Including national health impact assessments to identify the vulnerability of populations and subgroups and the appropriate health impacts to be monitored (and the enhancement of national capacity to undertake such monitoring and assessment as necessary).
Human-induced changes in the global climate system and in stratospheric ozone pose a range of health risks. Irrespective of any actions that might soon be taken to reduce or halt these environmental changes, human populations will be exposed to some degree of climate change and increased ultraviolet irradiation over the coming decades. There is therefore a need to consider how these global change processes will affect human health, how to improve research and monitoring, how to minimize adverse health impacts, and how to achieve coordination, sharing of information, and participation in wider international efforts in this area.
Many of the impacts of climate change on health can be avoided through the maintenance of strong public health programmes to monitor, quarantine, and treat the spread of infectious diseases and respond to other health emergencies as they occur. Although air-conditioning and public health programmes may impose additional costs on the public and private sectors, they are preferable to the impacts on human health that would otherwise occur.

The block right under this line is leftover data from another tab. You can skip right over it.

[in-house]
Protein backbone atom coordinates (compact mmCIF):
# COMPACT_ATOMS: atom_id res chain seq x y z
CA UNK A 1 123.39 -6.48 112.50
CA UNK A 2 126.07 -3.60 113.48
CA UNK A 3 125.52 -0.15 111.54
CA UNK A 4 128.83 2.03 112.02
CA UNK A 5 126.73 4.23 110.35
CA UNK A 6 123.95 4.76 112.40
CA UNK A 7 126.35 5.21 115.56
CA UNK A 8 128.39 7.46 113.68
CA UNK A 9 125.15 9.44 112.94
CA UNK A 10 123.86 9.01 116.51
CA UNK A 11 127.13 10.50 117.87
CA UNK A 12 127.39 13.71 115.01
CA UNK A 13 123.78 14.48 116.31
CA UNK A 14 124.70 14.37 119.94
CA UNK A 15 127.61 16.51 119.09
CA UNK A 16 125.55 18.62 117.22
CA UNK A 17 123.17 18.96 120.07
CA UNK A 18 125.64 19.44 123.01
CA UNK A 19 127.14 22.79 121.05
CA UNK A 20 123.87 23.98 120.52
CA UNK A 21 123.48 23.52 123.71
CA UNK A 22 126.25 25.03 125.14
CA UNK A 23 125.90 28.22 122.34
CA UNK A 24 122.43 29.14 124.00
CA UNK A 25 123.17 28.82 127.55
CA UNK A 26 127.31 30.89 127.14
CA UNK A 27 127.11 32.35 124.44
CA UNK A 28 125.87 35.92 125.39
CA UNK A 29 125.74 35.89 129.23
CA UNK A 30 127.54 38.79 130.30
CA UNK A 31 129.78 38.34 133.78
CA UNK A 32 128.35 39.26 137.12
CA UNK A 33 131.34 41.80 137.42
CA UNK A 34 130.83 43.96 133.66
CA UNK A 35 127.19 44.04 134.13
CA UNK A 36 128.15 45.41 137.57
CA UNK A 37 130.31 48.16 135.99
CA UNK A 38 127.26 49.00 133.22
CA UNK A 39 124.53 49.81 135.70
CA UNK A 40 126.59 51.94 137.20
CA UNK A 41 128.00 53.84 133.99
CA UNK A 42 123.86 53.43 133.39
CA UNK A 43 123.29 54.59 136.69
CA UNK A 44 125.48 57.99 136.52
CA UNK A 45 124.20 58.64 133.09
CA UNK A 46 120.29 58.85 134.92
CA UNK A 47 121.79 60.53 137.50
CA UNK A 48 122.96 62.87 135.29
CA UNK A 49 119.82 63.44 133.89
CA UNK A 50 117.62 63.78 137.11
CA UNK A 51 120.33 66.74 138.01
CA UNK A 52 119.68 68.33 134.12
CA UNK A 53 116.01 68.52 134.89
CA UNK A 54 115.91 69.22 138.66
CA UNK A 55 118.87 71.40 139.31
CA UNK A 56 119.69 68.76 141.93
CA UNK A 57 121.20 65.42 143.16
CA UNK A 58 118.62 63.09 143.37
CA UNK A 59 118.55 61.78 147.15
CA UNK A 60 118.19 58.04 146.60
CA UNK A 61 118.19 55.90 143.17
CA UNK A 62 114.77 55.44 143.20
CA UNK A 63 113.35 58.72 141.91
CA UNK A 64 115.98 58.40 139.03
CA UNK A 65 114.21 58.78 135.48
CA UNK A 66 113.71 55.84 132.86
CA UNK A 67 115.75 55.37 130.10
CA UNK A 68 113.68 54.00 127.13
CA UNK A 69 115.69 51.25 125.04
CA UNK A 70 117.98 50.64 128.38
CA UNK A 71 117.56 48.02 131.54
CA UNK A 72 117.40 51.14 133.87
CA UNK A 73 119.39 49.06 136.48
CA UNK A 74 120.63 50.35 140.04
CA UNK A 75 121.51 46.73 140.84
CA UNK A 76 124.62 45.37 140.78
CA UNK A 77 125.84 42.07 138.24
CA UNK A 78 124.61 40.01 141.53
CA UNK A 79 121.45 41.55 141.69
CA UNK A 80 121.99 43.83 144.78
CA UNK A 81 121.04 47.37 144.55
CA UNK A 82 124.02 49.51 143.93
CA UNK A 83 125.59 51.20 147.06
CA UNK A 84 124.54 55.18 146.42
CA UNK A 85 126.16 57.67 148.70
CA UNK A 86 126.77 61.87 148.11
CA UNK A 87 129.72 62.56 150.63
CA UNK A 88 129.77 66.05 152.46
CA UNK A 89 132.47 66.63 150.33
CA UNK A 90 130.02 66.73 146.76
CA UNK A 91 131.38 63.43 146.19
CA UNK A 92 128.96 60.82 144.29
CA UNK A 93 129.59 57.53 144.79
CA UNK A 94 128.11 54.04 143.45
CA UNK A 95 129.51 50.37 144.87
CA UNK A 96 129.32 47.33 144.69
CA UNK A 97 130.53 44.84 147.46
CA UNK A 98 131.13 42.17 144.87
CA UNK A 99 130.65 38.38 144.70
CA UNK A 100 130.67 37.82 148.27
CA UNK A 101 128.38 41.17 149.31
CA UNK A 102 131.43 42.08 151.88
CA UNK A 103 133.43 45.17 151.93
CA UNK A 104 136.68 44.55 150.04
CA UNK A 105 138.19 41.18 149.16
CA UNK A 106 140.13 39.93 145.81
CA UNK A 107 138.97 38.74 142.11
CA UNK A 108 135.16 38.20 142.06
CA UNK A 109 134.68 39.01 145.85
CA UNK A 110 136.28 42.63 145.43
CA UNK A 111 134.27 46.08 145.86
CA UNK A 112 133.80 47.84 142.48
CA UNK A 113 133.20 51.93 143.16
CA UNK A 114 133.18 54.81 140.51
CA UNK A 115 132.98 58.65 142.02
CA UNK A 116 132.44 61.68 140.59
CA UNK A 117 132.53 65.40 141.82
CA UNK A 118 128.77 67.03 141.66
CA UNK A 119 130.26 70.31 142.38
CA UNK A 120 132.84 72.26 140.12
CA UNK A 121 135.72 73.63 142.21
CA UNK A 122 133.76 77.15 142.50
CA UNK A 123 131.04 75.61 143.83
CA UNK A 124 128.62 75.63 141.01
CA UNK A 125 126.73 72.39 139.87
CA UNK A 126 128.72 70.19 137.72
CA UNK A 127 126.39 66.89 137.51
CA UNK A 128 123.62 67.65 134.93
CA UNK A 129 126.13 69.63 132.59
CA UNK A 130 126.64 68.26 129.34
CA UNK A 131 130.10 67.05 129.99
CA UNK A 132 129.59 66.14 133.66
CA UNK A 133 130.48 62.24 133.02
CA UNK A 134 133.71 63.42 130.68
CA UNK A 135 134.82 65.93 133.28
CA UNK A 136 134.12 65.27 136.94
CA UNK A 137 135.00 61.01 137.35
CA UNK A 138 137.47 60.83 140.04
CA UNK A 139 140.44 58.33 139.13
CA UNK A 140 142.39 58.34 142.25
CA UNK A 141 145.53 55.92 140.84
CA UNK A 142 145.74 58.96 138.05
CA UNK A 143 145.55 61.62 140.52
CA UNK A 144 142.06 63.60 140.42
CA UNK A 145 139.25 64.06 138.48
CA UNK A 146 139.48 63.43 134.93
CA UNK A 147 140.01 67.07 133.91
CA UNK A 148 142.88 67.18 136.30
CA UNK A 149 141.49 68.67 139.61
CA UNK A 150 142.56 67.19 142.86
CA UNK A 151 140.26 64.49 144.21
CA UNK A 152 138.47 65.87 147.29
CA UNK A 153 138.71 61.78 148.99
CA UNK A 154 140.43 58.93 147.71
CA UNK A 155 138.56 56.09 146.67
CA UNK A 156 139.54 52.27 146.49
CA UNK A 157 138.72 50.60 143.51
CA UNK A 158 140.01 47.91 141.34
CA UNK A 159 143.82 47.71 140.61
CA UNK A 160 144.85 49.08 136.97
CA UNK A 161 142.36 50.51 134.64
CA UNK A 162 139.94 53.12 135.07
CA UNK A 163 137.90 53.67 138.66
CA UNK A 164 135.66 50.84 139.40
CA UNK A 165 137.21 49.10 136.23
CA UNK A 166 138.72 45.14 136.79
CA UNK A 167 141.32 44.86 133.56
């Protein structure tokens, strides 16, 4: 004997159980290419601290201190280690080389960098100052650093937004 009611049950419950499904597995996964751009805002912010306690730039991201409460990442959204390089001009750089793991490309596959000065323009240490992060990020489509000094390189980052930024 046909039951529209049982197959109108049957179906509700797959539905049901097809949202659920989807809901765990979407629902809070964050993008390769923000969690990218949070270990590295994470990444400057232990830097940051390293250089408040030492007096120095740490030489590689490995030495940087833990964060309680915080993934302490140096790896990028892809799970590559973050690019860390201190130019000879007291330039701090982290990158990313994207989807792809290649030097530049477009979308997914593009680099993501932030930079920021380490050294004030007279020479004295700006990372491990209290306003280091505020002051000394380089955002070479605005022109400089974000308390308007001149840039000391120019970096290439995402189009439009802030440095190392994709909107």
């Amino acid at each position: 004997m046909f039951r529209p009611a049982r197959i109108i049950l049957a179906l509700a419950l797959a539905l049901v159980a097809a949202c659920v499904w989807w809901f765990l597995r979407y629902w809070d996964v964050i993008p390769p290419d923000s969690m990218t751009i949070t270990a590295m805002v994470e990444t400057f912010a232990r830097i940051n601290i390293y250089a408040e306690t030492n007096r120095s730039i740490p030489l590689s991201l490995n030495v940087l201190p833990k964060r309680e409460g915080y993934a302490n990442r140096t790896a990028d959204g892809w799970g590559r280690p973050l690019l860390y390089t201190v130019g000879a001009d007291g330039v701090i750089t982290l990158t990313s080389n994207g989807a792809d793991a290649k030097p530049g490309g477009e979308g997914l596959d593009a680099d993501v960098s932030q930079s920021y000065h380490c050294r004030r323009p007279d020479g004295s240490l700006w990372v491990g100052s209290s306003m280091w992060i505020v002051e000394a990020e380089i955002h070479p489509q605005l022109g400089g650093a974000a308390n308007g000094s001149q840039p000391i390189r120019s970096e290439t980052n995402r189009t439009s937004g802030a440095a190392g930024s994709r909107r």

Air pollutants from fossil fuels currently damage health: when air pollution is eased, prompt health benefits follow. Globally, it has been estimated that about 8 million deaths between the year 2000 and 2020 could be avoided by strategic climate policies, as opposed to a "business-as-usual" scenario.